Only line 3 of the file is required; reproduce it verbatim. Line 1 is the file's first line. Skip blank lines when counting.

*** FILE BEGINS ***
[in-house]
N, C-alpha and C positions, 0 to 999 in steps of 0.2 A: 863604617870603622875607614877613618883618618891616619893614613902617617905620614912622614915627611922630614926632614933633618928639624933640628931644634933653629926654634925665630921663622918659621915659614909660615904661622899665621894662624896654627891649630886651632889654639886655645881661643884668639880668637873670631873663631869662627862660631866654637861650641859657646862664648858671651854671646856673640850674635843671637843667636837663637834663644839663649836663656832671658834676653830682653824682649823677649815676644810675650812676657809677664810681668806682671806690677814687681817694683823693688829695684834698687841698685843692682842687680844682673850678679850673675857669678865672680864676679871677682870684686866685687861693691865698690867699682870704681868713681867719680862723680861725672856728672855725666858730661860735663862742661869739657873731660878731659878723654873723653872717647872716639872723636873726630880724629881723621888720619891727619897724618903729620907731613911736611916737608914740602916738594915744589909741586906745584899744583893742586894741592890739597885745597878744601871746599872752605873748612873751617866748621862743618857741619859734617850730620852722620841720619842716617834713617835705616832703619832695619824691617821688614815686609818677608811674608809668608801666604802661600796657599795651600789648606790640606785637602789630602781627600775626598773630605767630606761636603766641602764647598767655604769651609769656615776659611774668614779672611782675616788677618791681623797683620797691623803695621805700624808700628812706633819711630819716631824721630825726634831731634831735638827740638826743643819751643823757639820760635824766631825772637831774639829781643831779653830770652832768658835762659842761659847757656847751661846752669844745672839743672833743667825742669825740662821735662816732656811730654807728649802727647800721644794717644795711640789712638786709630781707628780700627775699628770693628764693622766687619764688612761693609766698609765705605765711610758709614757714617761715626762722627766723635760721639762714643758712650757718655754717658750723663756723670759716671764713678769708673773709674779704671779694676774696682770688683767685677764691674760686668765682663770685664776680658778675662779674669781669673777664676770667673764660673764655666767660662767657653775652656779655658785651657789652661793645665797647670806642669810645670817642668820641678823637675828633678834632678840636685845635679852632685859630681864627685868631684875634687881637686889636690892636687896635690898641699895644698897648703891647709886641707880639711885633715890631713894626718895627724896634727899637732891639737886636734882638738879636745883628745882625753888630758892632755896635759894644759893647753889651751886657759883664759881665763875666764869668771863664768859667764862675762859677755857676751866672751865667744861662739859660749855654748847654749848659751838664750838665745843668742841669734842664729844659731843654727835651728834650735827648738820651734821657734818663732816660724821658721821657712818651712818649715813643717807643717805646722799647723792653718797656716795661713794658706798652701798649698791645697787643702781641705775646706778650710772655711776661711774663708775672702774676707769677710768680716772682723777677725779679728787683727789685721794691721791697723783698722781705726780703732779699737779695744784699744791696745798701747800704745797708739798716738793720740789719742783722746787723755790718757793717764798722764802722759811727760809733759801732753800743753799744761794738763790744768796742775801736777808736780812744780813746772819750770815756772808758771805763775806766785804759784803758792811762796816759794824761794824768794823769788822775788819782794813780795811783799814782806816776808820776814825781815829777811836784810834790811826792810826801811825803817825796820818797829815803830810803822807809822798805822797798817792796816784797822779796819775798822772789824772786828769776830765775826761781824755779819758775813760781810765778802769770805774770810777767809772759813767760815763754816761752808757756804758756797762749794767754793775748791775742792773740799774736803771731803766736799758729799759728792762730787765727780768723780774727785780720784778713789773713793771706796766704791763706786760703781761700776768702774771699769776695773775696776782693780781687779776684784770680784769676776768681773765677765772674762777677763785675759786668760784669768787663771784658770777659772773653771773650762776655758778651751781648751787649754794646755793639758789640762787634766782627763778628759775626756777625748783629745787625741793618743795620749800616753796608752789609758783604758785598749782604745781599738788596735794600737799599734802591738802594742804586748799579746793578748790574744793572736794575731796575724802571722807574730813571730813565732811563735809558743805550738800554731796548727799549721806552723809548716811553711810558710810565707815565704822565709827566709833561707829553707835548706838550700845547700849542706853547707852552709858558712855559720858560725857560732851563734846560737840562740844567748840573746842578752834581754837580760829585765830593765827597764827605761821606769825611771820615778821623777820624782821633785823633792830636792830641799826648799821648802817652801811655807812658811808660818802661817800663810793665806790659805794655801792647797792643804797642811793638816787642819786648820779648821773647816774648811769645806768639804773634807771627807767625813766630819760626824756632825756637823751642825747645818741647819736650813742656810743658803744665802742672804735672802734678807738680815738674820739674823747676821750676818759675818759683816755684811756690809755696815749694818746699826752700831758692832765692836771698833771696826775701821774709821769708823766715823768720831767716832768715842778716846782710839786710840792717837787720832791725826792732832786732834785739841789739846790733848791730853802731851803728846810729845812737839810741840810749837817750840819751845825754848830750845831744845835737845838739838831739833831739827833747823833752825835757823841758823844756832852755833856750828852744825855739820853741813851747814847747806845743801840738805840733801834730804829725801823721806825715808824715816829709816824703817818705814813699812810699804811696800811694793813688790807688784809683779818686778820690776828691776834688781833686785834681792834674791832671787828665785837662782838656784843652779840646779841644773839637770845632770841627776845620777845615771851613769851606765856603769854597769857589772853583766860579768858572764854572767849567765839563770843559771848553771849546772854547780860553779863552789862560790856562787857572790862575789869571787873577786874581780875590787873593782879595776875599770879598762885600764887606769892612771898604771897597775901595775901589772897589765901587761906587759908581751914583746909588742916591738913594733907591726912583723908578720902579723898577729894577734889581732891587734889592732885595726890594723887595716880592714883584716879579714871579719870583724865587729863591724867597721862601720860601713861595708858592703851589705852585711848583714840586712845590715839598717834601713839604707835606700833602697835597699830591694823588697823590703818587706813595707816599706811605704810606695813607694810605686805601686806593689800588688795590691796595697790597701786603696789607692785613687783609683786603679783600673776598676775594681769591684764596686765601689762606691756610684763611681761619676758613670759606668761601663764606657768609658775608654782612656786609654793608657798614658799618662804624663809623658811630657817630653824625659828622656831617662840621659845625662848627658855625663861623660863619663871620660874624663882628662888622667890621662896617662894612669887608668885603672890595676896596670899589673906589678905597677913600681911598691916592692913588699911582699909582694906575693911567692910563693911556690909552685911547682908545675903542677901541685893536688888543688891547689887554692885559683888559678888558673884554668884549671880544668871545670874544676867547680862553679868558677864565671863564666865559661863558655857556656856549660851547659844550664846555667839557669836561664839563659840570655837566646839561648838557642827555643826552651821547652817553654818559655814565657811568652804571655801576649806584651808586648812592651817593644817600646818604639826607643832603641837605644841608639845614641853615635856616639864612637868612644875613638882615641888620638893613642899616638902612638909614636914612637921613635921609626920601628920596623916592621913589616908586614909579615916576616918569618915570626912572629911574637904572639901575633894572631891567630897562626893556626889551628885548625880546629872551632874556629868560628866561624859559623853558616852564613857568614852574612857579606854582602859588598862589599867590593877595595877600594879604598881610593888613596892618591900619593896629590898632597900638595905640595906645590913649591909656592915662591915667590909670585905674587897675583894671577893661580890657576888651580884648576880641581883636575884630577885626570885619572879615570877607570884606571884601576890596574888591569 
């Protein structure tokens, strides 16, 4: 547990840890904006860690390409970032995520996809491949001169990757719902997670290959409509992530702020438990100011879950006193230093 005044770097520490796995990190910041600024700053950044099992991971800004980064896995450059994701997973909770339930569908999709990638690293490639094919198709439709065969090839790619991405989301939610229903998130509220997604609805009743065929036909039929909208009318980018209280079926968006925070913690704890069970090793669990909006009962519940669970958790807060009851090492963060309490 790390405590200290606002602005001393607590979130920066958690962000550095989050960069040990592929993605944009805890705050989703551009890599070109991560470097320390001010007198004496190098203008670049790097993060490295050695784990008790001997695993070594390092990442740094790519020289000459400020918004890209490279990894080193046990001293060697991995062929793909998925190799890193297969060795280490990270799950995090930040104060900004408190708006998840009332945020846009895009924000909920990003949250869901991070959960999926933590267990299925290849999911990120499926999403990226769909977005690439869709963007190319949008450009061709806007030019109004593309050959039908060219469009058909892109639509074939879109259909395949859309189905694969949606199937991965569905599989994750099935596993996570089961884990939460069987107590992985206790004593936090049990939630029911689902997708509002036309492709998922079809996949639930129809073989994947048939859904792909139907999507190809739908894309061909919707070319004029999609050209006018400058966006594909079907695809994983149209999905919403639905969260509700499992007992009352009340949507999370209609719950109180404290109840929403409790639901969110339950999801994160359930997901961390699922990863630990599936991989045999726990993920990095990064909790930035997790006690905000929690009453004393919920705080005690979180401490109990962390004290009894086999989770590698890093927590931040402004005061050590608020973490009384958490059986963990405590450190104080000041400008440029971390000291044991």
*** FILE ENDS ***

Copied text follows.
């Protein structure tokens, strides 16, 4: 547990840890904006860690390409970032995520996809491949001169990757719902997670290959409509992530702020438990100011879950006193230093 005044770097520490796995990190910041600024700053950044099992991971800004980064896995450059994701997973909770339930569908999709990638690293490639094919198709439709065969090839790619991405989301939610229903998130509220997604609805009743065929036909039929909208009318980018209280079926968006925070913690704890069970090793669990909006009962519940669970958790807060009851090492963060309490 790390405590200290606002602005001393607590979130920066958690962000550095989050960069040990592929993605944009805890705050989703551009890599070109991560470097320390001010007198004496190098203008670049790097993060490295050695784990008790001997695993070594390092990442740094790519020289000459400020918004890209490279990894080193046990001293060697991995062929793909998925190799890193297969060795280490990270799950995090930040104060900004408190708006998840009332945020846009895009924000909920990003949250869901991070959960999926933590267990299925290849999911990120499926999403990226769909977005690439869709963007190319949008450009061709806007030019109004593309050959039908060219469009058909892109639509074939879109259909395949859309189905694969949606199937991965569905599989994750099935596993996570089961884990939460069987107590992985206790004593936090049990939630029911689902997708509002036309492709998922079809996949639930129809073989994947048939859904792909139907999507190809739908894309061909919707070319004029999609050209006018400058966006594909079907695809994983149209999905919403639905969260509700499992007992009352009340949507999370209609719950109180404290109840929403409790639901969110339950999801994160359930997901961390699922990863630990599936991989045999726990993920990095990064909790930035997790006690905000929690009453004393919920705080005690979180401490109990962390004290009894086999989770590698890093927590931040402004005061050590608020973490009384958490059986963990405590450190104080000041400008440029971390000291044991």